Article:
Fall 2018 - LBST 301W J100

Labour Movements: Issues, Images and Popular Culture (3)

Class Number: 2063

Delivery Method: In Person


  • Course Times + Location:

    Th 6:30 PM – 9:20 PM
    HCC 2540, Vancouver

  • Prerequisites:

    LBST 101 or on permission of instructor.



Provides a comprehensive understanding of the contemporary structure, issues, and perceptions of labour unions and other forms of working-class organization and social movements. The treatment of labour in the media and popular culture will provide an understanding of how labour is viewed in society, how labour views itself, and how working-class culture informs and is informed by the larger culture. Students with credit for LBST 301 may not take this course for further credit. Writing.


This course will examine contemporary labour and working class issues and how they are framed by different media. The course will provide an understanding of how labour is viewed in society, how labour views itself, and how working-class culture informs and is informed by popular culture.


This course will allow students to learn about the contemporary relationship between the labour movement and the media in all its forms. It will also allow students to investigate how popular culture frames our understanding of the both the labour movement and class issues more broadly. This course will also expand students’ knowledge of current concepts in the field of labour studies and politics.

The course will draw on students' experiences and research, and we will develop research, writing, and presentation skills through the class assignments. In addition, lectures, tutorial discussions, films, and guest speakers will provide the tools we need to understand the increasingly complex world of labour and media.


  • Participation 15%
  • Media paper 20%
  • Midterm exam 30%
  • Research proposal and annotated bibliography 5%
  • Final paper 30%


All assignments in this course must be completed for a final grade to be assigned. The Morgan Centre for Labour Studies follows SFU policy in relation to grading practices, grade appeals (Policy T 20.01) and academic honesty and misconducted procedures (S10.01-S10.04). It is the responsibility of the students to inform themselves of the content of these policies available on the SFU website: http://www.sfu.ca/policies/gazette/teaching.html.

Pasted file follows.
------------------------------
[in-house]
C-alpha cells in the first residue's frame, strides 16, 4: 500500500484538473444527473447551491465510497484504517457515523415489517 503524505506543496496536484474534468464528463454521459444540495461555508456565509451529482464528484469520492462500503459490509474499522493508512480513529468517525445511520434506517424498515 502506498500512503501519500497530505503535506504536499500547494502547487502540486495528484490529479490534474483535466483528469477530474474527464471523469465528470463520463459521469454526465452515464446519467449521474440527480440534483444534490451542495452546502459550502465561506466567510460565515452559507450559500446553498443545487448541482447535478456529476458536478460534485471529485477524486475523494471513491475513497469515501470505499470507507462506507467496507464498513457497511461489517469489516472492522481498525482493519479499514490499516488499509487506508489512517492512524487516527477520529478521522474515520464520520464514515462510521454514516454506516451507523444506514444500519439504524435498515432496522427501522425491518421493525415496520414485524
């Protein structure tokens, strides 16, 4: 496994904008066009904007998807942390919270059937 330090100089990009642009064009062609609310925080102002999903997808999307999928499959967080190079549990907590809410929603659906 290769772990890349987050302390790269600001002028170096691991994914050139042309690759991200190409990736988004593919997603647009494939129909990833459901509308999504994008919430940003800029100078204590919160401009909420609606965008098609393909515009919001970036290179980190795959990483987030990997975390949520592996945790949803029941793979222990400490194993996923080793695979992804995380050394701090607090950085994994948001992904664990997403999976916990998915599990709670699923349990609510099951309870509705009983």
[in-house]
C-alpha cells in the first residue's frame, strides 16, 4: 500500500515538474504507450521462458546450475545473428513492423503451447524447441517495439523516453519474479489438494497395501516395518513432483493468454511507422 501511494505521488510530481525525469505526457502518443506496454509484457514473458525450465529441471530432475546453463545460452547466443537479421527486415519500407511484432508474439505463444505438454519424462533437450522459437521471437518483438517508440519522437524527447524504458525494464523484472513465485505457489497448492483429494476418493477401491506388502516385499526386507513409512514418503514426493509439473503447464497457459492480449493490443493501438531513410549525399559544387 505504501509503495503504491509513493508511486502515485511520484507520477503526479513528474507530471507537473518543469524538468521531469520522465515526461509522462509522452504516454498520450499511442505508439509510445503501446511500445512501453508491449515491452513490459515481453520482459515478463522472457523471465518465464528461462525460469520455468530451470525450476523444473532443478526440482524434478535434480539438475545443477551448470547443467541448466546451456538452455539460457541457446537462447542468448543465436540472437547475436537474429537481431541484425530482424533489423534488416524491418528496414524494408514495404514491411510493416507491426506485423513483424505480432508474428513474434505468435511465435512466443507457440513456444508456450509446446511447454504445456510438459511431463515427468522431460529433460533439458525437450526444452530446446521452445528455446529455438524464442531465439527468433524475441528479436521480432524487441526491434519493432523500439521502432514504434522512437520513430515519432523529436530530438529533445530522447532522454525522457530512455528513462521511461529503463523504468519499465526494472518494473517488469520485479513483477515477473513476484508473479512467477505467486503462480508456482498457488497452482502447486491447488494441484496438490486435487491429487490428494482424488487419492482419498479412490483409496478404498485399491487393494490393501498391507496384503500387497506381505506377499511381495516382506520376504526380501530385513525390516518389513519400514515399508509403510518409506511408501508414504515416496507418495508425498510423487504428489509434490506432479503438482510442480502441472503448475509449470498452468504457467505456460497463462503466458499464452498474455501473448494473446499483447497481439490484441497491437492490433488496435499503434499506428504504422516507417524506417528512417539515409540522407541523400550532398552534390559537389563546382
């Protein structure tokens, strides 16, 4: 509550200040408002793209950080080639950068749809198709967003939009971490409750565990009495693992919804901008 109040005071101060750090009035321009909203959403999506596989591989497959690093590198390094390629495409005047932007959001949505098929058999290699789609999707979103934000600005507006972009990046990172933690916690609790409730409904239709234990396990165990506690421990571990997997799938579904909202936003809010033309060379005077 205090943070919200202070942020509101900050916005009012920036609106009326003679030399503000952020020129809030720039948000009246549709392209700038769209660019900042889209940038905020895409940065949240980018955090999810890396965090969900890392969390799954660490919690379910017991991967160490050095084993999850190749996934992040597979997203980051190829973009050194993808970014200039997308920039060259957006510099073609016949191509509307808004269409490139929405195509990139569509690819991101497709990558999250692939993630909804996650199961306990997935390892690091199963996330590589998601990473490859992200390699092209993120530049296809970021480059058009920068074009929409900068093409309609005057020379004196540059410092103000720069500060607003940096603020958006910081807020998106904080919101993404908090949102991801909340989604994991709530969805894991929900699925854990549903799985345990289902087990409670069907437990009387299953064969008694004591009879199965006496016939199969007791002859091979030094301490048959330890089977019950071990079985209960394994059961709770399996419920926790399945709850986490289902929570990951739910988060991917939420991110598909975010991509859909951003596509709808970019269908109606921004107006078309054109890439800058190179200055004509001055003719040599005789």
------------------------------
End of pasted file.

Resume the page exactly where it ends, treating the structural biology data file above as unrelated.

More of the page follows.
Martin, C. (2003). Framed: Labor and the Corporate Media. Ithaca, NY: Cornell University Press. 
ISBN: 978-0-801488870

Storey, J. (2018). Cultural Theory and Popular Culture: An Introduction (8th ed.). Toronto: Pearson.
ISBN: 978-0-415786638

Registrar Notes:

SFU’s Academic Integrity web site http://students.sfu.ca/academicintegrity.html is filled with information on what is meant by academic dishonesty, where you can find resources to help with your studies and the consequences of cheating.  Check out the site for more information and videos that help explain the issues in plain English.

Each student is responsible for his or her conduct as it affects the University community.  Academic dishonesty, in whatever form, is ultimately destructive of the values of the University. Furthermore, it is unfair and discouraging to the majority of students who pursue their studies honestly. Scholarly integrity is required of all members of the University. http://www.sfu.ca/policies/gazette/student/s10-01.html